Search

‘Greening’ rules scrapped to remove red tape for farmers

PUBLISHED: 09:01 28 July 2020 | UPDATED: 11:11 28 July 2020

Defra is scrapping EU 'greening' rules from 2021 as part of the post-Brexit transition from subsidies to environmental payments. Picture: ANTONY KELLY

Defra is scrapping EU 'greening' rules from 2021 as part of the post-Brexit transition from subsidies to environmental payments. Picture: ANTONY KELLY

Archant Norfolk 2014

Farmers have been told they no longer need to comply with “greening” rules for EU subsidies from next year, allowing them to focus on the transition to Britain’s post-Brexit environmental payment scheme.

Environment secretary George Eustice says EU greening requirements have 'added little to our environmental efforts'. Picture: DENISE BRADLEYEnvironment secretary George Eustice says EU greening requirements have 'added little to our environmental efforts'. Picture: DENISE BRADLEY

Defra has announced the move to “reduce administrative burdens for farmers” as they begin the move towards the new Environmental Land Management Scheme (ELMS) which is due to replace the EU’s system of land-based “direct payment” subsidies.

The EU scheme required farmers to carry out green practices such as leaving land fallow, creating field margins, or planting nitrogen-fixing crops such as peas and beans – or risk losing a percentage of their payments.

But Defra says these requirements have “historically delivered little for the environment”, so they are being removed from 2021 under plans to cut red tape and simplify the current Basic Payment Scheme (BPS) during its seven-year phase-out.

It says the replacement ELMS scheme, expected to be rolled out in late 2024, will deliver better environmental outcomes by rewarding farmers for delivering “public goods”, such as tree or hedge planting, river management to mitigate flooding, and creating or restoring habitats for wildlife.

Environment secretary George Eustice said: “The so-called greening requirements have added little to our environmental efforts. We believe that farmers will benefit from this reduced bureaucratic burden next year as we begin the move towards our new Environmental Land Management Scheme which will deliver greater benefits for the environment.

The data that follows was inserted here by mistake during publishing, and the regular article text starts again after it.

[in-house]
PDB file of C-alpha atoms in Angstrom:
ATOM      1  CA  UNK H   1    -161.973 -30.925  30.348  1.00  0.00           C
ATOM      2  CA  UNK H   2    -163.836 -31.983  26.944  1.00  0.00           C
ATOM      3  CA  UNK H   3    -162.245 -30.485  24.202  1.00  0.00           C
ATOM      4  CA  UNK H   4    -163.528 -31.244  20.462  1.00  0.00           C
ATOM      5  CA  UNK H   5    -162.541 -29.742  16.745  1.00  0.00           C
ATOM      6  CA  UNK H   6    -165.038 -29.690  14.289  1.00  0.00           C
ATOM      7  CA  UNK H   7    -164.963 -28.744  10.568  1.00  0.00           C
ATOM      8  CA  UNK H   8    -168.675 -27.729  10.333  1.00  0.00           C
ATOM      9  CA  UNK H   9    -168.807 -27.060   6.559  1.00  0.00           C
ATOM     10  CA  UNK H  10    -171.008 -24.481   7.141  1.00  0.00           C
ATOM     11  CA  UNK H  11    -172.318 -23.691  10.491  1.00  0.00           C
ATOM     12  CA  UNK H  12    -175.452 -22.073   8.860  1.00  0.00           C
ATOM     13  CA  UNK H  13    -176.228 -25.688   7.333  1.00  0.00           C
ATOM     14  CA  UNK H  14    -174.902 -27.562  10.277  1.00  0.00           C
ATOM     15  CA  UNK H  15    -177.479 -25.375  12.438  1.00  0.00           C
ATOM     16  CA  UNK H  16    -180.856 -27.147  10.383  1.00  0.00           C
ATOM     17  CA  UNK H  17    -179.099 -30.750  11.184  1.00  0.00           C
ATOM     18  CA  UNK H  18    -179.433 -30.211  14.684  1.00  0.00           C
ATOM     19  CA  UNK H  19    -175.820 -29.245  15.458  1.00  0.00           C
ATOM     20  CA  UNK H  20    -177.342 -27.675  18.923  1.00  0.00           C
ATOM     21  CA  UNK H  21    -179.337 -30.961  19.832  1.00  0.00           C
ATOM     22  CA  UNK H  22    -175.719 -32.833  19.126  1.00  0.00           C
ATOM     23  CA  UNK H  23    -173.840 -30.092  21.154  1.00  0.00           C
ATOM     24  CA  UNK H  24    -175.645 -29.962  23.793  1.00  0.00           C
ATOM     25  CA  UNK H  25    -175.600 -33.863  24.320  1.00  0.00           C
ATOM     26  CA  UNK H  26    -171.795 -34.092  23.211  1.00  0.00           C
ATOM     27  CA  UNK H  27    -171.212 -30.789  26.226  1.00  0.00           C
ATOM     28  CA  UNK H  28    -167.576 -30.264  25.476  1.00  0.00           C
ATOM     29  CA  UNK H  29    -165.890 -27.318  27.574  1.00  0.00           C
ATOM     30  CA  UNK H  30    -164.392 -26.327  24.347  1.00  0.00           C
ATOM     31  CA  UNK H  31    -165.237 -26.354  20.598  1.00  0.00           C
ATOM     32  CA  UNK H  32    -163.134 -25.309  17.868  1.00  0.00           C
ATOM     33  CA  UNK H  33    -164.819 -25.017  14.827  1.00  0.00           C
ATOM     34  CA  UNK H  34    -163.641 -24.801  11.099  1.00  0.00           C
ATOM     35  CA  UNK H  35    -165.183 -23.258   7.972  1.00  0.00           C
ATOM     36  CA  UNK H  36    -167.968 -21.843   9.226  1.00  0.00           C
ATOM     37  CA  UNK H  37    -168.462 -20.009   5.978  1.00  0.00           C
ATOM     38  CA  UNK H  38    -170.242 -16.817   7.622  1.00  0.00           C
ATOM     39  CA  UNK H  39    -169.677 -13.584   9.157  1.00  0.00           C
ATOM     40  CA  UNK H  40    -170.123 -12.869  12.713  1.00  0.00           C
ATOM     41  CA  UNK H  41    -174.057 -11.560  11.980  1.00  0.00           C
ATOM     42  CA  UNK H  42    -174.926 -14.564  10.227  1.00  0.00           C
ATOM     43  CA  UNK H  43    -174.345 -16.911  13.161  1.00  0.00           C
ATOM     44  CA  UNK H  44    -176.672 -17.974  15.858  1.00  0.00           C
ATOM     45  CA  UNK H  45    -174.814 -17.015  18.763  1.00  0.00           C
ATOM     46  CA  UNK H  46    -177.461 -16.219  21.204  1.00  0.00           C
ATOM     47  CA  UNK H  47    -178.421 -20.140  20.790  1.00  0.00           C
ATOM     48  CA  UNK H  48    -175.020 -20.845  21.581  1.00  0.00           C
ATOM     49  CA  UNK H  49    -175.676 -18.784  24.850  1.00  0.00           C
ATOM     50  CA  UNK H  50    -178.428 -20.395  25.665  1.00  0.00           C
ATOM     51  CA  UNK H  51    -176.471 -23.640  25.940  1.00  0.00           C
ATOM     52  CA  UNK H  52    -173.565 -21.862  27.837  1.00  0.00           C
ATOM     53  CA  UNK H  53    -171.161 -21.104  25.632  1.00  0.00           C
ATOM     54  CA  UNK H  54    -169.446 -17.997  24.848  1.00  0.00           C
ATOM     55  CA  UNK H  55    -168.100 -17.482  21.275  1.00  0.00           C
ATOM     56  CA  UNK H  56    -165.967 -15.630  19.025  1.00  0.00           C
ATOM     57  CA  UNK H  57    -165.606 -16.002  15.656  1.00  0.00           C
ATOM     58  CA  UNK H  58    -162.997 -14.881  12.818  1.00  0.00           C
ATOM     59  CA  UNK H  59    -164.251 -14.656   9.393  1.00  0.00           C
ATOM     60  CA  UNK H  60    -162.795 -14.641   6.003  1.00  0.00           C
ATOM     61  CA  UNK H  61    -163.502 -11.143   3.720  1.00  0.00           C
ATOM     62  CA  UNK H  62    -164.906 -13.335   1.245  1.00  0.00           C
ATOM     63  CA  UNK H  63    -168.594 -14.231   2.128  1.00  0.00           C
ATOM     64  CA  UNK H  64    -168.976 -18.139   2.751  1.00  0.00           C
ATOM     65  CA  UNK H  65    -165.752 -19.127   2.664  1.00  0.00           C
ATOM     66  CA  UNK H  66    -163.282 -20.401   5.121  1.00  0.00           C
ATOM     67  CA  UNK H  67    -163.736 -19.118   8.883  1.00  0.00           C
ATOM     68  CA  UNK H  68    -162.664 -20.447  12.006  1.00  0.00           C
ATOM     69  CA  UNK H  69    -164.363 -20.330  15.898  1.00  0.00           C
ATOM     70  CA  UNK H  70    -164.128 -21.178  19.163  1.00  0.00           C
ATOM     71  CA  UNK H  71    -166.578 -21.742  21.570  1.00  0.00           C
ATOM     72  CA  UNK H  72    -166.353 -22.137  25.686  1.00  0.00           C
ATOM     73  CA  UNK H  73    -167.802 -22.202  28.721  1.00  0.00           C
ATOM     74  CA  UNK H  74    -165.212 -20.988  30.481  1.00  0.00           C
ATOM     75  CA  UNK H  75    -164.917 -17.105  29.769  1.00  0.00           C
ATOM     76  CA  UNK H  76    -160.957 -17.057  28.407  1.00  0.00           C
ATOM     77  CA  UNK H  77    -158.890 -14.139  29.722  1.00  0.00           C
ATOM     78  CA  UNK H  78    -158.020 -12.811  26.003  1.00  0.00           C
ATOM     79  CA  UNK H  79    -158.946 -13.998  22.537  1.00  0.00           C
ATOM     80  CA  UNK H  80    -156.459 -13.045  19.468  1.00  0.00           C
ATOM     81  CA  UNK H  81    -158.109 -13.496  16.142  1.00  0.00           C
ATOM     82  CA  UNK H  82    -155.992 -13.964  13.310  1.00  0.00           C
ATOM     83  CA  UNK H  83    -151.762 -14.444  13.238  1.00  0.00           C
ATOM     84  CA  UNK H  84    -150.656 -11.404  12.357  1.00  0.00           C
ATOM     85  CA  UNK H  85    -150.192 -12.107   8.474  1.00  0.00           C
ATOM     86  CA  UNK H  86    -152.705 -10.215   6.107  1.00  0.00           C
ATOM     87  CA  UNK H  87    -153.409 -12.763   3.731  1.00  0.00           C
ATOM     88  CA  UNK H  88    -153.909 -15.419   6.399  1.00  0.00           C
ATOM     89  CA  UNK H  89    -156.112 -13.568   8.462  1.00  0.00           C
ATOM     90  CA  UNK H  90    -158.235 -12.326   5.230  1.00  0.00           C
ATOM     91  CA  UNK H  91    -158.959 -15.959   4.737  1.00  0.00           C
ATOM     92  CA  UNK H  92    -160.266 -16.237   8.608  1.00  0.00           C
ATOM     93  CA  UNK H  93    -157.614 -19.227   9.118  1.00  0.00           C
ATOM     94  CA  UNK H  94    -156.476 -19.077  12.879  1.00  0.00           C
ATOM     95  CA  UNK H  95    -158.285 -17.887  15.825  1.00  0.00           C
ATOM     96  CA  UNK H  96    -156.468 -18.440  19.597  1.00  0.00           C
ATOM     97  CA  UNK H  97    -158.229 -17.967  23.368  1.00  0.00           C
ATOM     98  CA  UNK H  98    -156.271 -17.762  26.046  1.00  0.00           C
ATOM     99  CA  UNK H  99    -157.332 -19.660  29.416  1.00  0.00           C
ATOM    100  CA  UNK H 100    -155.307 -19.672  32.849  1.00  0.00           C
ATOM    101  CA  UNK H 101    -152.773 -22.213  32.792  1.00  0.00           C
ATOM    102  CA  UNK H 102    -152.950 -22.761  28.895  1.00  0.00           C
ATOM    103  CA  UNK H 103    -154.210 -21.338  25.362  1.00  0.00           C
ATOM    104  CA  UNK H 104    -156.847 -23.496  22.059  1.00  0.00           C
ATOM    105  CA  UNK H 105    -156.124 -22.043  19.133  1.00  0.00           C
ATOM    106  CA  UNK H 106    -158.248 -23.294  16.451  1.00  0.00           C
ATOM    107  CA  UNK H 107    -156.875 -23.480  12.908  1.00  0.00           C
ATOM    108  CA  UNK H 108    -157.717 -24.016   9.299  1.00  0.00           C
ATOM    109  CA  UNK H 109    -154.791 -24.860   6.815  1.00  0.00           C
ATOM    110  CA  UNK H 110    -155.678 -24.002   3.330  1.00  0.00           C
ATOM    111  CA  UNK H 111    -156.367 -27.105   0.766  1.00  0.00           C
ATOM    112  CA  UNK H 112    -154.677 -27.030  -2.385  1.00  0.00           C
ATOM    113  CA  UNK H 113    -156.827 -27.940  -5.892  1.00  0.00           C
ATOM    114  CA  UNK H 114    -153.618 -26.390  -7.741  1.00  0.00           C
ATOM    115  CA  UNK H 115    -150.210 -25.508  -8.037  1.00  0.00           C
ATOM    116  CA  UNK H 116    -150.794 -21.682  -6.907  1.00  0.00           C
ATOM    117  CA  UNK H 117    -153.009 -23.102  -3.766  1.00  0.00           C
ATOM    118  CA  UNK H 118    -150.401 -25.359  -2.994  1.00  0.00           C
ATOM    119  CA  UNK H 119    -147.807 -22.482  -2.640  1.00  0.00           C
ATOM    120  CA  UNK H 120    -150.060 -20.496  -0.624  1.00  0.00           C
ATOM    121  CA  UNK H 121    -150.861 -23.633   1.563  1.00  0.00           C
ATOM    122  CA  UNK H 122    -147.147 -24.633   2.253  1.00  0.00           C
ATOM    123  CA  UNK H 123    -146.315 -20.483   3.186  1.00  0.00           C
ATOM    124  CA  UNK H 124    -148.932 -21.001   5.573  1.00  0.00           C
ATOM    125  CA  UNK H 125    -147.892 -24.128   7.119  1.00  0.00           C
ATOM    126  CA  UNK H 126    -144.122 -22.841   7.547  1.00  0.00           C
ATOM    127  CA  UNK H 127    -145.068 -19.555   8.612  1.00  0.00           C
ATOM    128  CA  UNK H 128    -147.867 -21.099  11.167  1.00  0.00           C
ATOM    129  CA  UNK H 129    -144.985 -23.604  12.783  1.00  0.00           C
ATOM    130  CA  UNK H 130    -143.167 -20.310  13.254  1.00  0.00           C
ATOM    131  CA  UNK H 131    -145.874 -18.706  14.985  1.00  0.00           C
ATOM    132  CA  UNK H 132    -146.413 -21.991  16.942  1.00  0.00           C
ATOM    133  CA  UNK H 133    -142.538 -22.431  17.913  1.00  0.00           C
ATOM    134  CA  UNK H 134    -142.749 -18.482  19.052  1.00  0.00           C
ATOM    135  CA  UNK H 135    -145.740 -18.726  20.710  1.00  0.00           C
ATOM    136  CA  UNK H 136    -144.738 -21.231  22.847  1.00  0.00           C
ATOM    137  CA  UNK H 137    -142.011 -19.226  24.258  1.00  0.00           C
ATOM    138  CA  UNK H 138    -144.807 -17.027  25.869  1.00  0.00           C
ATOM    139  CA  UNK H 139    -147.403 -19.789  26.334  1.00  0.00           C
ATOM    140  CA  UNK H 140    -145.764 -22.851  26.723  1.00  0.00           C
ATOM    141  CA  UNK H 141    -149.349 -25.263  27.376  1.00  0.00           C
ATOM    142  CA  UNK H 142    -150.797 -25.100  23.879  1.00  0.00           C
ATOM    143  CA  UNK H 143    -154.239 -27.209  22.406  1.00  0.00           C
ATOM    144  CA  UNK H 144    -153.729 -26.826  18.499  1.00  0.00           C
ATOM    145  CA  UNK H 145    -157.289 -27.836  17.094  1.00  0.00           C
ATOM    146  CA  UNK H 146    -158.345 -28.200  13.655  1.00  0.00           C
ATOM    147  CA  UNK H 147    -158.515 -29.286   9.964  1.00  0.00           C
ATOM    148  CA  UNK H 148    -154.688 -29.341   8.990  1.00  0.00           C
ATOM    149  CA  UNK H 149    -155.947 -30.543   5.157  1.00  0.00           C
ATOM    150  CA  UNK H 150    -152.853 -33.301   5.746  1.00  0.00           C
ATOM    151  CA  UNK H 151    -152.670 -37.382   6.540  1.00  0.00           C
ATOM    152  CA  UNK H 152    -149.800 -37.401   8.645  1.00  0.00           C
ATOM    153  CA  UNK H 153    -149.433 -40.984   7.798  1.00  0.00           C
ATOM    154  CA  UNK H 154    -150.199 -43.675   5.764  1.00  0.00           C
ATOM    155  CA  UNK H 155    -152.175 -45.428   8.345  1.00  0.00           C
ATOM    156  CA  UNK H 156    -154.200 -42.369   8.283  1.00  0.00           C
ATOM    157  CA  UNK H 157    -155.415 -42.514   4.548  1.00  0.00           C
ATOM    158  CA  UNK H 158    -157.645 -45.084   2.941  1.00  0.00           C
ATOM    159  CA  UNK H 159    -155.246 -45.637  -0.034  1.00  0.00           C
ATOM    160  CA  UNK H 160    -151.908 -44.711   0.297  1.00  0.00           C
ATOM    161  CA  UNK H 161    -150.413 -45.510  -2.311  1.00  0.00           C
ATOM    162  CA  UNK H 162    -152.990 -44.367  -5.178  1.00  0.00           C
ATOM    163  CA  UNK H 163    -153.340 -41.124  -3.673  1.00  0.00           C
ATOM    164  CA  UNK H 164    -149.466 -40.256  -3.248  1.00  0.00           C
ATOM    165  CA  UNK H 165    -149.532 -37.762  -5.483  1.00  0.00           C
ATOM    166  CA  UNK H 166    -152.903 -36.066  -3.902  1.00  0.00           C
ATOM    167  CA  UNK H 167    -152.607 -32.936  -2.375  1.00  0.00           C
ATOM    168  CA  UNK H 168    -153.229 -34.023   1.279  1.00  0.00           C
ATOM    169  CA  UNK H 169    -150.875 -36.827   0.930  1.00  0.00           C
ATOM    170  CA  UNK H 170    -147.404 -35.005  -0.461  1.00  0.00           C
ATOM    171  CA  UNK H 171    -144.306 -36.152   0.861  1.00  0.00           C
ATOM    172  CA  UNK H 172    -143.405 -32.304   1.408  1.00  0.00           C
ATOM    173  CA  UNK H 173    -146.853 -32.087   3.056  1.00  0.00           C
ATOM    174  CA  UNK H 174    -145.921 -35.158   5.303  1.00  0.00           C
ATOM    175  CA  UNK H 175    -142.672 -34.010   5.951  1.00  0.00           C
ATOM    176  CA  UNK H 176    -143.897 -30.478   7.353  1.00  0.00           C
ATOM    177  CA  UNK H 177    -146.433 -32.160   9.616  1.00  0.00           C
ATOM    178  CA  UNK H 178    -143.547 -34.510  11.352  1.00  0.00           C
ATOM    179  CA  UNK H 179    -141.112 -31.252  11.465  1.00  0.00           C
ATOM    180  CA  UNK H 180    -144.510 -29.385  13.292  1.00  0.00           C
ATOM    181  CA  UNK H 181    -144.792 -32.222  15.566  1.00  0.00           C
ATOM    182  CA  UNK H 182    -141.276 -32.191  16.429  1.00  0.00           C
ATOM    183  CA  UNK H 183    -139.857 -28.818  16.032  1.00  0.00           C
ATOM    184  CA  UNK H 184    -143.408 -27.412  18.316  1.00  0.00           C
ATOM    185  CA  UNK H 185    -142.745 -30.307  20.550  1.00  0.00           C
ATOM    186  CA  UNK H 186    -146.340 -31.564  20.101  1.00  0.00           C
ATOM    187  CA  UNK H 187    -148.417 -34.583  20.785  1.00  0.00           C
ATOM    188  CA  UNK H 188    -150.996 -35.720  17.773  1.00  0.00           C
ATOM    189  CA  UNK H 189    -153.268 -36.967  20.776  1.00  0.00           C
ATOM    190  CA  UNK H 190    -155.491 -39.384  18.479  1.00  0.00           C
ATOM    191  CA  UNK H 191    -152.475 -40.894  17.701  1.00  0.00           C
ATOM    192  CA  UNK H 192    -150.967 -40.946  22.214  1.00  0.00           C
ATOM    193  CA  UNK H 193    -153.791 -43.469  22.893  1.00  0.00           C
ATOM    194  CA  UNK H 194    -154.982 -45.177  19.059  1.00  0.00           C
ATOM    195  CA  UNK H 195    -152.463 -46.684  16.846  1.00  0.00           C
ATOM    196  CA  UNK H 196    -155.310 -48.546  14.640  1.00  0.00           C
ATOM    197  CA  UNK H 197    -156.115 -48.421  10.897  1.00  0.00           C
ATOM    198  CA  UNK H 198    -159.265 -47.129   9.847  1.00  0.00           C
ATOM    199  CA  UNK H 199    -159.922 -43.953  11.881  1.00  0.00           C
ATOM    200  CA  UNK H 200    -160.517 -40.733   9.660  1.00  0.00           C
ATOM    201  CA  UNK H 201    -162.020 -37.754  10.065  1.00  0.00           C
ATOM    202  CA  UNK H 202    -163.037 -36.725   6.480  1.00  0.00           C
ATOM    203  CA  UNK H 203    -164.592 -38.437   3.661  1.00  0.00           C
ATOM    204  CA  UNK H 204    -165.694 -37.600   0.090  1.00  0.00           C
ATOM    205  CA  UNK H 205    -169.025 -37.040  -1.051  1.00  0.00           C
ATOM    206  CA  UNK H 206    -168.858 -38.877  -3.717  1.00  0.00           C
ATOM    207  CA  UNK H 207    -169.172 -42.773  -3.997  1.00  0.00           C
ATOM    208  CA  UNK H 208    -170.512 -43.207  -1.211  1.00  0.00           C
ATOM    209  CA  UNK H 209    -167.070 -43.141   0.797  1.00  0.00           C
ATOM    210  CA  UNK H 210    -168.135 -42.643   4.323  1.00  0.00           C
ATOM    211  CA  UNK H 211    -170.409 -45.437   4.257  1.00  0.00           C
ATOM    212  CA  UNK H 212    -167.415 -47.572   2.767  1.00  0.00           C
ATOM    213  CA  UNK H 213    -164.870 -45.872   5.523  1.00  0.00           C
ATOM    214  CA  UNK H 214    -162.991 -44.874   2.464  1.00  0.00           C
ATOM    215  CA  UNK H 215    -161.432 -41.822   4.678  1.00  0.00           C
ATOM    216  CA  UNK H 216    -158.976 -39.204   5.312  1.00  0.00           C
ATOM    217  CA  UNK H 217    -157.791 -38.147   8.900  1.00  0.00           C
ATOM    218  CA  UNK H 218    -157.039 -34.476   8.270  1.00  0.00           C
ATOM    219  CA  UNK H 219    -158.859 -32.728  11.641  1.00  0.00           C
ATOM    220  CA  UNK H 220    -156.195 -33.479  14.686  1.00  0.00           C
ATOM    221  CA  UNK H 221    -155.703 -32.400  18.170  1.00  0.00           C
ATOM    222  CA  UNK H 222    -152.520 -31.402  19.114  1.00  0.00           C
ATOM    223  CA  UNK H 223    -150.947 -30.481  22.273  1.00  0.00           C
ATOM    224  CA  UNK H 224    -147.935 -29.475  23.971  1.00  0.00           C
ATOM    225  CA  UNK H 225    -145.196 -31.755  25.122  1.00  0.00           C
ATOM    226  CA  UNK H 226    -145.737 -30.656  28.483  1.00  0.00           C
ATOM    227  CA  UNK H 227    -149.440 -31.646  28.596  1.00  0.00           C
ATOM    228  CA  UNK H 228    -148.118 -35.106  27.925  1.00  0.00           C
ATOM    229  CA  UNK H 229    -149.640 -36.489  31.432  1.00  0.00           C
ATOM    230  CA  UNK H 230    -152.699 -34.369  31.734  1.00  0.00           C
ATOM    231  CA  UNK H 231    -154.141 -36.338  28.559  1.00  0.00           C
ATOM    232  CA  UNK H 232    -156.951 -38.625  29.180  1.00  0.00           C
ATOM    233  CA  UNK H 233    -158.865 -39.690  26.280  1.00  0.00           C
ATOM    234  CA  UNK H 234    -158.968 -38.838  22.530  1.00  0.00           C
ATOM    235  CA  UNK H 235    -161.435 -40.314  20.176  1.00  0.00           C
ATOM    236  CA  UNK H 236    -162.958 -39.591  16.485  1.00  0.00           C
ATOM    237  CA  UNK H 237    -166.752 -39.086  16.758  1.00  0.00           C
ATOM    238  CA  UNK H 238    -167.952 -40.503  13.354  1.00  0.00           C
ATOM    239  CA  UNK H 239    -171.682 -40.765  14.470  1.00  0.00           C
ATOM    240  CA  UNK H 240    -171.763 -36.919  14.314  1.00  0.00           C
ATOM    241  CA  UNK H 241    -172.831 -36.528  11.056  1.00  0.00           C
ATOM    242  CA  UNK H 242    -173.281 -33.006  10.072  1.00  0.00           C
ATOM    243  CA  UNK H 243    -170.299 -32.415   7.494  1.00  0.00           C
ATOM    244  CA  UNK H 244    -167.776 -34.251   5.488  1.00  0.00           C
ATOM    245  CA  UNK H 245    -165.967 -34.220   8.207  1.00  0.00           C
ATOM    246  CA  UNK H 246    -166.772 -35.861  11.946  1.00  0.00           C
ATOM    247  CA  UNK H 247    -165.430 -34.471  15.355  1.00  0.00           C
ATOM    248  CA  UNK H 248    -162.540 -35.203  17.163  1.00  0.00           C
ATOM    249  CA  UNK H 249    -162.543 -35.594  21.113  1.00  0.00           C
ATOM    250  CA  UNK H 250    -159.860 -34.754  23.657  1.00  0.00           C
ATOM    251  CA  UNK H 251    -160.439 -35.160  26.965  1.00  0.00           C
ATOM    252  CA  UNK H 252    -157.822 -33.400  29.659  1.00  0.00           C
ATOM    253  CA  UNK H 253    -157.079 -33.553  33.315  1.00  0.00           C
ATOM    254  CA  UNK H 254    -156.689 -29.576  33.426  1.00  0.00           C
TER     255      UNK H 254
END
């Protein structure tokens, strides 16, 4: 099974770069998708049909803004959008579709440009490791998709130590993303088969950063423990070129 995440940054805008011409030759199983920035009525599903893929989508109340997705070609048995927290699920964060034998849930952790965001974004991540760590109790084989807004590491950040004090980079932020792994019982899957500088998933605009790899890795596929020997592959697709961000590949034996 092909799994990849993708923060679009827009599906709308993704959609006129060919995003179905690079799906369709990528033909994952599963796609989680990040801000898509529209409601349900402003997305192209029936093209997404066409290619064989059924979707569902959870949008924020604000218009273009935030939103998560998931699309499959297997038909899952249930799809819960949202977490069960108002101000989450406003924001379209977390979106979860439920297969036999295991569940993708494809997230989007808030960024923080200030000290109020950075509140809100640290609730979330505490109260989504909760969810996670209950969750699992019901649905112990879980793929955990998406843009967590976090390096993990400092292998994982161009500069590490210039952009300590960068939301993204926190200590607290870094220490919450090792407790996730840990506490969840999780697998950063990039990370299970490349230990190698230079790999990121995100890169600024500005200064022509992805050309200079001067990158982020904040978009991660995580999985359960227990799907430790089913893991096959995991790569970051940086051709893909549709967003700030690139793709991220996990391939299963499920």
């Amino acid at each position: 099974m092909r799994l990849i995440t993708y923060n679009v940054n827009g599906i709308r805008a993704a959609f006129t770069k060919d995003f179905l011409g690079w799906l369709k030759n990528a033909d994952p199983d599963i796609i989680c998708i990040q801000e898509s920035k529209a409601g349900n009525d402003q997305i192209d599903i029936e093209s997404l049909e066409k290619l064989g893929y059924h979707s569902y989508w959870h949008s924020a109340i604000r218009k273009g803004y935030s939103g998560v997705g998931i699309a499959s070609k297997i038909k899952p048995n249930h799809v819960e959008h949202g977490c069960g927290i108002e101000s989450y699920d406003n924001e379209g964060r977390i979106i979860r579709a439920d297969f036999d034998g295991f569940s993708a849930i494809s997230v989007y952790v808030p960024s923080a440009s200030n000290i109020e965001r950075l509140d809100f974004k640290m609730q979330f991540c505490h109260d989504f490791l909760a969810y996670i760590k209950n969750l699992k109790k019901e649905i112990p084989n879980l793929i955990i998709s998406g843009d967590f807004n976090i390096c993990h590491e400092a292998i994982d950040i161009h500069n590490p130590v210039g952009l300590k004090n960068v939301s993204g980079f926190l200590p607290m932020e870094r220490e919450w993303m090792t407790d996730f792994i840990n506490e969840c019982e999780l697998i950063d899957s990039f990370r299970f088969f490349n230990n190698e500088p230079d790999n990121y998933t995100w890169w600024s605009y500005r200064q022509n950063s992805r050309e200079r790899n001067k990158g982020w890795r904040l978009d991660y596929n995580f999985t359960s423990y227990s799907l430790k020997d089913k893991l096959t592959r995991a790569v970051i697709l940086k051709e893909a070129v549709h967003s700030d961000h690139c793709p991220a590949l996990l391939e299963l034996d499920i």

READ MORE: Farmland rewilding project becomes an amazing oasis for wildlife

“We will be setting out more detail in the autumn on how we will ensure a smooth transition for our farmers, as they move towards our new, fairer agricultural system, which will reward them for the hard work that they do to protect our environment.”

The move was welcomed by farming leaders in East Anglia. Gary Ford, regional director for the National Farmers’ Union (NFU), said: “This is welcome news for farmers in East Anglia. We’ve been seeking clarification on this for many months, as arable farmers need to know what rules apply before finalising their harvest 2021 cropping plans.

“The removal of greening will significantly reduce the red-tape burden facing farmers claiming BPS but it’s important to stress that farmers will continue to care for the environment. Many of the elements under greening are protected by other legislation anyway.

“Our focus now will be on helping to develop the new Environmental Land Management Scheme, including through pilot initiatives in the Brecks and the Broads, to ensure it delivers for farmers, the public and the environment.”

Defra said the changes will not affect the overall payment received by each farmer as the “greening” money will instead be added to farmers’ BPS entitlements during the transition. Farmers will also continue to be able to apply to Countryside Stewardship schemes until the future scheme is rolled out.

• A national consultation on ELMS is open until July 31, with farmers invited to share their views on a policy discussion document available on the government website.


If you value what this story gives you, please consider supporting the Eastern Daily Press. Click the link in the orange box above for details.

Become a supporter

This newspaper has been a central part of community life for many years. Our industry faces testing times, which is why we're asking for your support. Every contribution will help us continue to produce local journalism that makes a measurable difference to our community.

Latest from the Eastern Daily Press